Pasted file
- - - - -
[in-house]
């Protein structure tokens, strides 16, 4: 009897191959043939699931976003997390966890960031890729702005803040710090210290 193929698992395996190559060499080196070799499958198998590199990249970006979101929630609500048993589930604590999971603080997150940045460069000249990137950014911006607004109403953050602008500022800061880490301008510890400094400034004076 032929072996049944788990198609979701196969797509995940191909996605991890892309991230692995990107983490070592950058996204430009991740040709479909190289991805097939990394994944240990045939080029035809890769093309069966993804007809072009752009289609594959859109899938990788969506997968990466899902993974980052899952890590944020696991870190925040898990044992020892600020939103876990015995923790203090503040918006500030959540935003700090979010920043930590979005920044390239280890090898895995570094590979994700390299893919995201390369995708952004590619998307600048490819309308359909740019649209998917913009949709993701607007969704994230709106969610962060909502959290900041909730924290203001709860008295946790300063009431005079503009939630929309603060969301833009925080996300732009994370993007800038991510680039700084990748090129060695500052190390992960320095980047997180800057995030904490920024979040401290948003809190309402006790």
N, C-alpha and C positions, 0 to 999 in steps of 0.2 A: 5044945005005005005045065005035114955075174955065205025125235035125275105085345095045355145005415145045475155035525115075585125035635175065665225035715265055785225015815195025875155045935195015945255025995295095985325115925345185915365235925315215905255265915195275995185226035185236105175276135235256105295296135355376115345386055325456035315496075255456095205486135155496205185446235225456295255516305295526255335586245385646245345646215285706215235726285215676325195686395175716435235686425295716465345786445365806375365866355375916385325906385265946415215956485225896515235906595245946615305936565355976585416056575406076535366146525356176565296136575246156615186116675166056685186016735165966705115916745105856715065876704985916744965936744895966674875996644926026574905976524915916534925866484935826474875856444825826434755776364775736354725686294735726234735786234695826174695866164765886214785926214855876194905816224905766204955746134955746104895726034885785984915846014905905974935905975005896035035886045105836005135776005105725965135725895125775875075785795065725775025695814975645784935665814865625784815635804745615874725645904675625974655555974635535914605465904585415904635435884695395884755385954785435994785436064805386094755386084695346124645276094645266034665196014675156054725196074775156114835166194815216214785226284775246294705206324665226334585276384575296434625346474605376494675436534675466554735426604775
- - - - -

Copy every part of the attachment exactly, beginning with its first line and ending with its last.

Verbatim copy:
[in-house]
């Protein structure tokens, strides 16, 4: 009897191959043939699931976003997390966890960031890729702005803040710090210290 193929698992395996190559060499080196070799499958198998590199990249970006979101929630609500048993589930604590999971603080997150940045460069000249990137950014911006607004109403953050602008500022800061880490301008510890400094400034004076 032929072996049944788990198609979701196969797509995940191909996605991890892309991230692995990107983490070592950058996204430009991740040709479909190289991805097939990394994944240990045939080029035809890769093309069966993804007809072009752009289609594959859109899938990788969506997968990466899902993974980052899952890590944020696991870190925040898990044992020892600020939103876990015995923790203090503040918006500030959540935003700090979010920043930590979005920044390239280890090898895995570094590979994700390299893919995201390369995708952004590619998307600048490819309308359909740019649209998917913009949709993701607007969704994230709106969610962060909502959290900041909730924290203001709860008295946790300063009431005079503009939630929309603060969301833009925080996300732009994370993007800038991510680039700084990748090129060695500052190390992960320095980047997180800057995030904490920024979040401290948003809190309402006790």
N, C-alpha and C positions, 0 to 999 in steps of 0.2 A: 5044945005005005005045065005035114955075174955065205025125235035125275105085345095045355145005415145045475155035525115075585125035635175065665225035715265055785225015815195025875155045935195015945255025995295095985325115925345185915365235925315215905255265915195275995185226035185236105175276135235256105295296135355376115345386055325456035315496075255456095205486135155496205185446235225456295255516305295526255335586245385646245345646215285706215235726285215676325195686395175716435235686425295716465345786445365806375365866355375916385325906385265946415215956485225896515235906595245946615305936565355976585416056575406076535366146525356176565296136575246156615186116675166056685186016735165966705115916745105856715065876704985916744965936744895966674875996644926026574905976524915916534925866484935826474875856444825826434755776364775736354725686294735726234735786234695826174695866164765886214785926214855876194905816224905766204955746134955746104895726034885785984915846014905905974935905975005896035035886045105836005135776005105725965135725895125775875075785795065725775025695814975645784935665814865625784815635804745615874725645904675625974655555974635535914605465904585415904635435884695395884755385954785435994785436064805386094755386084695346124645276094645266034665196014675156054725196074775156114835166194815216214785226284775246294705206324665226334585276384575296434625346474605376494675436534675466554735426604775